Turbo Driving

My wife's car is a Saab 9-3 Turbo. We were both attracted to the car for extremely different reasons: She loved it because it's a Saab. (Comfort, reliability, safety, gas mileage... all the things Saab is known for).

I was attracted to the car because it's a Saab 9-3 Turbo. Nothing says "big strong man" like a car with a turbo-meter next to the speedometer and odometer. I was hooked.

I love to drive that car, because I'm a Turbo kind of guy. It's a fun challenge to jump on the interstate and see how fast I can red-line the turbo-meter, and how long I can keep it at the red-line. It's a fun challenge, but it never lasts long. If I drove the car that way every day, one of two things would happen: I'd crash, or burn up the engine. The Turbo is supposed to be used for an extra kick when you need it, not for every day driving. Normal every-day driving needs to happen around 60-70 percent of the car's capacity, if not less. And that's a real drag.

I see a lot of myself in that little car. I love to push it. I love to red-line out, and challenge myself to do as much as I can as fast as I can for as long as I can. And ministry has a way of encouraging that kind of thing. Seminary has a way of encouraging that kind of thing. We don't do a very good job of teaching young pastors to live around 60-70 percent, if not less. And then all the sudden, when we're living at around 90 percent and something comes along that demands 20 percent, we don't have anything to give it.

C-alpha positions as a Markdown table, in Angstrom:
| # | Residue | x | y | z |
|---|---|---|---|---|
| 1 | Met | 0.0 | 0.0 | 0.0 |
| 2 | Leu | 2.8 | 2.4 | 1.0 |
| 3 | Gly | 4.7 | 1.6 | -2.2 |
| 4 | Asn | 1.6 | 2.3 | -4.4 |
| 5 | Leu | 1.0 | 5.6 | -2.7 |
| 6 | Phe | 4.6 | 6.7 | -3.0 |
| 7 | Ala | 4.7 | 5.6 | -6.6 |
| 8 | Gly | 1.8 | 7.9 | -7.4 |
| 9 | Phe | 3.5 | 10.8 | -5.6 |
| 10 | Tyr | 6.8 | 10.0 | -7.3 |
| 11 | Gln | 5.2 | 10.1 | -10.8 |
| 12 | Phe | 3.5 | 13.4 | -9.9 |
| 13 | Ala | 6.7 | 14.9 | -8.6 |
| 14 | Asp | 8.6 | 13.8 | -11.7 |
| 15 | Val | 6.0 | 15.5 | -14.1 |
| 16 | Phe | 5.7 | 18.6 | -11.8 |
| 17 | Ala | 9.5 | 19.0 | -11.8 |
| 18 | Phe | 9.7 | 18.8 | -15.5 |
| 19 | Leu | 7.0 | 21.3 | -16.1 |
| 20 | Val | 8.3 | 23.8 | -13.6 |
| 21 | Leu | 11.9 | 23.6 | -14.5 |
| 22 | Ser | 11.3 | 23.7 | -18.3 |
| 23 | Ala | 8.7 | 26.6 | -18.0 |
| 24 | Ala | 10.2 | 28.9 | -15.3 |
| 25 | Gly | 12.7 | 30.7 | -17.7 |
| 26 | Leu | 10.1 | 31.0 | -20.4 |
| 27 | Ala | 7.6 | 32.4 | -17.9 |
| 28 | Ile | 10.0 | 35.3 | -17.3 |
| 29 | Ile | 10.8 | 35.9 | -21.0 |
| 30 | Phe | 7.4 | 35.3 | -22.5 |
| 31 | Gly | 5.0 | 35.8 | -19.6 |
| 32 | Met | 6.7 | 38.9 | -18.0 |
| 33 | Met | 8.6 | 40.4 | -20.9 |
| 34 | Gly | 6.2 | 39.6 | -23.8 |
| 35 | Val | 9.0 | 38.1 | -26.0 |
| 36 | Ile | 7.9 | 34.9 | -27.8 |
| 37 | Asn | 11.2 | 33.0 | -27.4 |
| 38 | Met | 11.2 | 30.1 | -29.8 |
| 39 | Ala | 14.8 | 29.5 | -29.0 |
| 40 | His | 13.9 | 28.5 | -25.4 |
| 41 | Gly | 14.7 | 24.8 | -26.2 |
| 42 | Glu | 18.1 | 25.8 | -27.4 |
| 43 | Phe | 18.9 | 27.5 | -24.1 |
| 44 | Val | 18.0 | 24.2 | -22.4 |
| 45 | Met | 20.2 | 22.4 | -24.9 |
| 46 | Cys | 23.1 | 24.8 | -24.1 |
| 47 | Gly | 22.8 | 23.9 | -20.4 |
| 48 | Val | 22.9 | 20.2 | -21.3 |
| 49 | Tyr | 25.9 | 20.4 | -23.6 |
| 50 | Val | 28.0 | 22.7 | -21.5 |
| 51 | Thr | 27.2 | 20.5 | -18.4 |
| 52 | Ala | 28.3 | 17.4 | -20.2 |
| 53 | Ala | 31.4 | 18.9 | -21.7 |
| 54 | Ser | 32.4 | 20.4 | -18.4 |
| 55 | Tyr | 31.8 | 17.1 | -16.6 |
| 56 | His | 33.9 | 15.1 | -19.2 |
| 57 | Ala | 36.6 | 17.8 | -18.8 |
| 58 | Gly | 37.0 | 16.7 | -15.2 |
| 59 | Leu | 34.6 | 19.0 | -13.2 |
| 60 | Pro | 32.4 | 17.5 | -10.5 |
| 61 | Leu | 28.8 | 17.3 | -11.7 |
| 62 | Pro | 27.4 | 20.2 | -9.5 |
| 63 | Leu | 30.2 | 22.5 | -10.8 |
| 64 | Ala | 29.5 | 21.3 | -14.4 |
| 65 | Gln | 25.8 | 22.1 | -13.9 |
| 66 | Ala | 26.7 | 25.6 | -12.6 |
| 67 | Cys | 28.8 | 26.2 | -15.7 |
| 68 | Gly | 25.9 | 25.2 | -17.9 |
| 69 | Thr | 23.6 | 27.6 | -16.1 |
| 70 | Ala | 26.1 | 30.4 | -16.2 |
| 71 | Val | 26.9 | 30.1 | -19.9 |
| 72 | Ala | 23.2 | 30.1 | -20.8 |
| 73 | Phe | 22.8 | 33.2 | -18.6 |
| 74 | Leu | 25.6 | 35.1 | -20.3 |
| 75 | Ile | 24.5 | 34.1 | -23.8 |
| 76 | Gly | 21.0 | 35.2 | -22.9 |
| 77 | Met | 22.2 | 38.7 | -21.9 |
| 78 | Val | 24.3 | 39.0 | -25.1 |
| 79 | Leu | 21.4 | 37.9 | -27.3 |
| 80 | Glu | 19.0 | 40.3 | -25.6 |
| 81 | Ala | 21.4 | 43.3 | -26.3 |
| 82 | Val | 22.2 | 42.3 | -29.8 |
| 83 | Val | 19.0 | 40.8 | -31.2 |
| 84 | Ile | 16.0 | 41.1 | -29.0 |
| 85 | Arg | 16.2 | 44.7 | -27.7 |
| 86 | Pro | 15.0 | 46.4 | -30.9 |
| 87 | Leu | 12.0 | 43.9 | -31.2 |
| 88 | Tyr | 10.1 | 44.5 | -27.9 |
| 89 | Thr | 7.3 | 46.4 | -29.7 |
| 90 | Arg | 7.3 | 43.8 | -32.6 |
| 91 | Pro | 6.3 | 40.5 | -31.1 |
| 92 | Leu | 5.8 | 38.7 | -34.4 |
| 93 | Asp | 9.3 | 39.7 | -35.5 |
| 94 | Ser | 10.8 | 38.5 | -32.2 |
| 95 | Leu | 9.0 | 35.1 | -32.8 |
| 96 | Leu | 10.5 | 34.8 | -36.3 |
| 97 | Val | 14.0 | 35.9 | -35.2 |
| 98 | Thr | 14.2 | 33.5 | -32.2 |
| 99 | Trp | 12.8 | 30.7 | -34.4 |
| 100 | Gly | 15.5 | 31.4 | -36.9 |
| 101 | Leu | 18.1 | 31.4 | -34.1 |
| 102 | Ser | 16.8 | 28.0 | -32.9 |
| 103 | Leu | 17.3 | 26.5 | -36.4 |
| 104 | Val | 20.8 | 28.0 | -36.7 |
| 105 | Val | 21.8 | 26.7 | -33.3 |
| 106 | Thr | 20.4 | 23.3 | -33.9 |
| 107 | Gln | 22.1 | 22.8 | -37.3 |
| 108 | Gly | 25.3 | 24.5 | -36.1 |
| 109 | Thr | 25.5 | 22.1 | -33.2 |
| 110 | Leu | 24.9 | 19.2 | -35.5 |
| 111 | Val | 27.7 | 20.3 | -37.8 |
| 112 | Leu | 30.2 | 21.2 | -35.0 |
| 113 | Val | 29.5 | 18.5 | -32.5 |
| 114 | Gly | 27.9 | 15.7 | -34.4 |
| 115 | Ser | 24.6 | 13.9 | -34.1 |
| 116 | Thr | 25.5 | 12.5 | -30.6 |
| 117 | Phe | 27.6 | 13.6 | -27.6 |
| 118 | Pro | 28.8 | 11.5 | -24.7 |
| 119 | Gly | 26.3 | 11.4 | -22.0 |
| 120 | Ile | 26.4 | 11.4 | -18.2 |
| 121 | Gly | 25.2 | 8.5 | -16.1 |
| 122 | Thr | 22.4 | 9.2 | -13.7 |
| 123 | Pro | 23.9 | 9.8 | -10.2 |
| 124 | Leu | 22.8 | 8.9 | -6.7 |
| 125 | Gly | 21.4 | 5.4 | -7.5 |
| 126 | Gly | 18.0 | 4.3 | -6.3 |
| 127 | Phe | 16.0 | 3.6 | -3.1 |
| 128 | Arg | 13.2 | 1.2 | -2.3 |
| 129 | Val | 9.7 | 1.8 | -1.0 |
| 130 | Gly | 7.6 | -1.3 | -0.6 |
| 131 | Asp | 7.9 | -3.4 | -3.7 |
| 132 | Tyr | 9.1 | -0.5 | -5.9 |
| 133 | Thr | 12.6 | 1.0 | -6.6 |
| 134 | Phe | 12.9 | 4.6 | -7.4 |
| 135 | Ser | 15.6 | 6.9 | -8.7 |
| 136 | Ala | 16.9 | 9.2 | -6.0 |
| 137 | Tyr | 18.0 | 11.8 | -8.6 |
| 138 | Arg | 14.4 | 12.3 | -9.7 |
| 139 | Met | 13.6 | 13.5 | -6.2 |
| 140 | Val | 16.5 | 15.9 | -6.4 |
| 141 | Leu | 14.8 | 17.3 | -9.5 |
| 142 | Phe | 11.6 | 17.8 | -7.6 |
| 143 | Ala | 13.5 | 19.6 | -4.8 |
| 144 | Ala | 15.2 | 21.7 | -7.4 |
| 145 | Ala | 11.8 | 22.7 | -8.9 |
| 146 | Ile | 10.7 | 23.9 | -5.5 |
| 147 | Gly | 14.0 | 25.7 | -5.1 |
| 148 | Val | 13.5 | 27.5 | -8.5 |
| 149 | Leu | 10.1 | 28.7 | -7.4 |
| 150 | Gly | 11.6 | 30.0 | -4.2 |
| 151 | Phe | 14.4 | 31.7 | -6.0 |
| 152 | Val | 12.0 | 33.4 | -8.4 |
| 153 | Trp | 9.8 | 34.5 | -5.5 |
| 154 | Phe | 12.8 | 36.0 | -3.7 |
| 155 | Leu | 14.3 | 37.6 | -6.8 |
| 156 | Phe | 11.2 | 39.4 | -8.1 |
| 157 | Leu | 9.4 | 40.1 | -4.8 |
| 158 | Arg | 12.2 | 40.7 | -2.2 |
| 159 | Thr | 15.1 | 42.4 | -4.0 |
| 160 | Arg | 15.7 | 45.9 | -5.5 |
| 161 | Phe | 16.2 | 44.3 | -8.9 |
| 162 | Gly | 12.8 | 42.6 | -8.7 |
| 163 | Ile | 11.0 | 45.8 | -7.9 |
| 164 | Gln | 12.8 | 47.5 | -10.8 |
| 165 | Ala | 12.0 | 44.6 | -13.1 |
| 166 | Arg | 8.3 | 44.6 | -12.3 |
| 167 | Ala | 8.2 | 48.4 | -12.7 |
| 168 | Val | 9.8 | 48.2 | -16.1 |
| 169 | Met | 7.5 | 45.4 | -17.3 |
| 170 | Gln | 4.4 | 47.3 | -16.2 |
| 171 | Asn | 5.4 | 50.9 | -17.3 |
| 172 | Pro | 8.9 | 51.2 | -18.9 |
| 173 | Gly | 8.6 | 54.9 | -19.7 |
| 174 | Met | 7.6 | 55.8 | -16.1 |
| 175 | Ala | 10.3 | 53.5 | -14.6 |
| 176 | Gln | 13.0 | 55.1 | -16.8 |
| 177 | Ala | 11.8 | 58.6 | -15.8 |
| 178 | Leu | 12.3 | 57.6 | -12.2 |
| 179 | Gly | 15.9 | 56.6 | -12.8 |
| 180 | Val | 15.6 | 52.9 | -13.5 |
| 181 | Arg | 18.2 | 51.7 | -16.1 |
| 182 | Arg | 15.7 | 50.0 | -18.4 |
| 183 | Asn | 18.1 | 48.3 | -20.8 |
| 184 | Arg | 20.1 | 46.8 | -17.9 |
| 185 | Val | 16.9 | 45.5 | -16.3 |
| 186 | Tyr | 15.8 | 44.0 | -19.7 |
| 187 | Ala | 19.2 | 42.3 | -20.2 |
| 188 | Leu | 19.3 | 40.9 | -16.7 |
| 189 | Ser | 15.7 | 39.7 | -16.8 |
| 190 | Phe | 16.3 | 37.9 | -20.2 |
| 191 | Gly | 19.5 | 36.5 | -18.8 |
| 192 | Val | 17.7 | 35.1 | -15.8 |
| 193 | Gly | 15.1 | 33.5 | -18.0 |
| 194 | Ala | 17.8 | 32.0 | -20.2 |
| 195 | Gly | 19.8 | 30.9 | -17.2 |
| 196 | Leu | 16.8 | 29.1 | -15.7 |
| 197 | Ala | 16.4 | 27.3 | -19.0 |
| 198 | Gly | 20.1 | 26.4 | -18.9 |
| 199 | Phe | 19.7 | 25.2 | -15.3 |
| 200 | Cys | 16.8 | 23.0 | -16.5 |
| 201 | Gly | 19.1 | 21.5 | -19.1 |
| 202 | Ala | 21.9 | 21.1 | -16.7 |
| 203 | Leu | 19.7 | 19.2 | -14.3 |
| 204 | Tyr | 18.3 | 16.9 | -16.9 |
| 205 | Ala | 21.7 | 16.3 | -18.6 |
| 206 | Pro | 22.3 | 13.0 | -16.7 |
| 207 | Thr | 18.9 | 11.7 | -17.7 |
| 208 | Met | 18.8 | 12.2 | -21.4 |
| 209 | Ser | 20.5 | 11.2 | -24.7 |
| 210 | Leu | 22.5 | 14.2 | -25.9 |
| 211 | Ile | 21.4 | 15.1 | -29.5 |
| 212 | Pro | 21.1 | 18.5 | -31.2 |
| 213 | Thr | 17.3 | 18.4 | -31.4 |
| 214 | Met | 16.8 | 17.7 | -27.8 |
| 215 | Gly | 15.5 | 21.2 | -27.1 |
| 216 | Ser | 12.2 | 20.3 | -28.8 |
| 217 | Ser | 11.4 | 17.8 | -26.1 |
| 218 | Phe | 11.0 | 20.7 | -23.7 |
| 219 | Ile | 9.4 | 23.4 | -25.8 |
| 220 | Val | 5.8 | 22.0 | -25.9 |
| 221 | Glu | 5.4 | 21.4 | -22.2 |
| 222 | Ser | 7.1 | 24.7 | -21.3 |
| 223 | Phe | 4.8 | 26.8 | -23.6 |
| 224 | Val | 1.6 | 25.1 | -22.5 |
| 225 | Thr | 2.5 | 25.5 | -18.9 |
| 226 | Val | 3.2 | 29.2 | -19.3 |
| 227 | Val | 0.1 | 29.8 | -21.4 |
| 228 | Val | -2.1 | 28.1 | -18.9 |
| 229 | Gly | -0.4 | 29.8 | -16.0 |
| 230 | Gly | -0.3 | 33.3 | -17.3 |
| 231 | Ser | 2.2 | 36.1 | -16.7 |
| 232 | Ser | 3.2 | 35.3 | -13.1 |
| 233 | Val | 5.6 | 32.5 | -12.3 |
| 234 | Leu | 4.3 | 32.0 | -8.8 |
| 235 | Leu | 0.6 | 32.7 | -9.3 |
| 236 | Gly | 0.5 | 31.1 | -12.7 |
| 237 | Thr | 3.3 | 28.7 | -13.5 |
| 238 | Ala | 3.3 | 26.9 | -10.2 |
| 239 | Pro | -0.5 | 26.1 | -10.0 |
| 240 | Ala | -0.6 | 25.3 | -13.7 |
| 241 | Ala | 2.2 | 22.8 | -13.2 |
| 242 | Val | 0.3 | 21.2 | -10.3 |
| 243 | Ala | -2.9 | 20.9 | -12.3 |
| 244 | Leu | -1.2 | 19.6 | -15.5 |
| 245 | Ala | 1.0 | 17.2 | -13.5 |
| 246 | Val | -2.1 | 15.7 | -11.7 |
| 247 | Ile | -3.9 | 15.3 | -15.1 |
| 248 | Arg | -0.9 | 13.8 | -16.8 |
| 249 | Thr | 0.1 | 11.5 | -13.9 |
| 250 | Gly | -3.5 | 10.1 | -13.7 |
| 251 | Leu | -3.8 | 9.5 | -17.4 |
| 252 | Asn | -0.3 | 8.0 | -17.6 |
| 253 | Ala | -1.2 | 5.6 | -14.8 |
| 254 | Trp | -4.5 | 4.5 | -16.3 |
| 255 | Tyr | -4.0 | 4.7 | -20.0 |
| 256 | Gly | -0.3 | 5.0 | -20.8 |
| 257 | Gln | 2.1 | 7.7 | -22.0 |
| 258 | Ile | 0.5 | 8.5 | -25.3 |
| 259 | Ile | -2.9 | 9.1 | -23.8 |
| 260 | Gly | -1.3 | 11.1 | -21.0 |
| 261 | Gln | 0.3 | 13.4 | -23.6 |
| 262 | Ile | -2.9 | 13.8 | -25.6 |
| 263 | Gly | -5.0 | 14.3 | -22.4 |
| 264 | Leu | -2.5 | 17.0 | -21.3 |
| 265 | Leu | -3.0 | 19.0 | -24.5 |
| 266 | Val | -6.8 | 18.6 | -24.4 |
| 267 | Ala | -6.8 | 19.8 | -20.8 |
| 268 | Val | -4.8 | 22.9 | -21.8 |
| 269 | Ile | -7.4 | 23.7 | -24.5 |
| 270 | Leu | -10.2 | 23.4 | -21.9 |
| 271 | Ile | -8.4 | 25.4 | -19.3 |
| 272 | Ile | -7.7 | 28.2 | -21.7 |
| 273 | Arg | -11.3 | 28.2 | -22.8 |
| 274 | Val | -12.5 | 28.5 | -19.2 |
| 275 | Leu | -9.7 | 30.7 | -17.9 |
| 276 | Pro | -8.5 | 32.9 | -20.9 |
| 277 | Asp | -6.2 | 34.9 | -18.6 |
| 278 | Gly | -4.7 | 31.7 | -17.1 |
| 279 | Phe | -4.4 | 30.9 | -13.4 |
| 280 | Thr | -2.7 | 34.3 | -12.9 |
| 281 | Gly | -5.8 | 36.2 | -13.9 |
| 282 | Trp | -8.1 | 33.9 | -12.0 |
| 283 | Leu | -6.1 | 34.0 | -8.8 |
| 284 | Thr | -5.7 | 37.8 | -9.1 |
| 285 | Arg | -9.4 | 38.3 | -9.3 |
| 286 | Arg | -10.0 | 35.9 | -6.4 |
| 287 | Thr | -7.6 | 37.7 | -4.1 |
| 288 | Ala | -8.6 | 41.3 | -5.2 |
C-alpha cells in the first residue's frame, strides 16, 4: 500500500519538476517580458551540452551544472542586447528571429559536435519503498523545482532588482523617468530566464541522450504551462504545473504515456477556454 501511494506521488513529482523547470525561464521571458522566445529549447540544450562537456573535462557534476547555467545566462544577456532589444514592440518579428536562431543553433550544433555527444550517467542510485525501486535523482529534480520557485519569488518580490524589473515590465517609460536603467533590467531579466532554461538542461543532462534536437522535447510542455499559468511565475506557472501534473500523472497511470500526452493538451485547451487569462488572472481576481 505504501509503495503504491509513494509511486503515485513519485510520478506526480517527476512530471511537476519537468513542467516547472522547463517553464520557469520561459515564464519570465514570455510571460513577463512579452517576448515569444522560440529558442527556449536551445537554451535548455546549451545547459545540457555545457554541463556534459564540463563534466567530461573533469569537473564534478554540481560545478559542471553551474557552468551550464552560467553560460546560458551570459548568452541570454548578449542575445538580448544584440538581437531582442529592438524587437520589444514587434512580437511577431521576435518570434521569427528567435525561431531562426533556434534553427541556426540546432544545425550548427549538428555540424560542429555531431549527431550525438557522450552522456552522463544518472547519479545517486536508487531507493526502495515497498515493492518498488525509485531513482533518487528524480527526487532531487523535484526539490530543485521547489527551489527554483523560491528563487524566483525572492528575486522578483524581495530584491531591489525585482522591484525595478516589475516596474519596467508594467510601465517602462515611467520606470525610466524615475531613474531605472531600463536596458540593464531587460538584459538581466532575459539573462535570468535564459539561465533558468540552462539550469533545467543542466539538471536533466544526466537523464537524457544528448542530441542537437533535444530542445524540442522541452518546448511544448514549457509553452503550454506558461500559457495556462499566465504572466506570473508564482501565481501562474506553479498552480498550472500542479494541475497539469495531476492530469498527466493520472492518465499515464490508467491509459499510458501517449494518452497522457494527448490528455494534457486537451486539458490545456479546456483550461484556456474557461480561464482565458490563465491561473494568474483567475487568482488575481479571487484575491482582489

But we feel guilty not being busy all the time. The folks that go to our churches already have the misunderstood notion that the pastor only works one day a week, and we are bound and determined to prove them wrong.

Many of us go to seminary because there we know we will get to spend 4 (or more) years learning the Word of God, and we want to give it all we've got. So we punch the gas and give it everything we've got. After all, we feel guilty taking less than the very best grade in a class because we feel as though it is a direct reflection of how serious we are about spiritual things.

It isn't. In fact, it's the opposite. I'm pretty convinced that our guilt-ridden attempt to red-line our ministries is a direct reflection of a small view of God. "

"I'd rather burn out than rust out," I heard someone say the other day. Where's the logic in that? Either way, you're out.

I don't want to be out. I want to be in. And that means, I'm going to be learning how to live at about 60 percent. I'm going to need that Turbo later and I want to be ready.


Jeff Wright said...

Good thoughts. I've had to come to the same conclusion. I'd rather get B's and C's and still be healthy, mentally and physically. If I hadn't backed off last semester when I was taking my final Greek course and my first Hebrew course at the same time...I don't know. I doubt I'd be taking classes this semester because I'd be too fried. I was fried enough afterwards as it was. And I certainly don't want to be the guy who's handed divorce papers the week after graduation. You're right about getting into the habit of setting a good pace now before we get into ministry full time. Like you said, better to still be in the game than burnt out OR rusted out.

Chris Freeland said...

You've got kids... I don't even have kids. I don't know how you guys do it.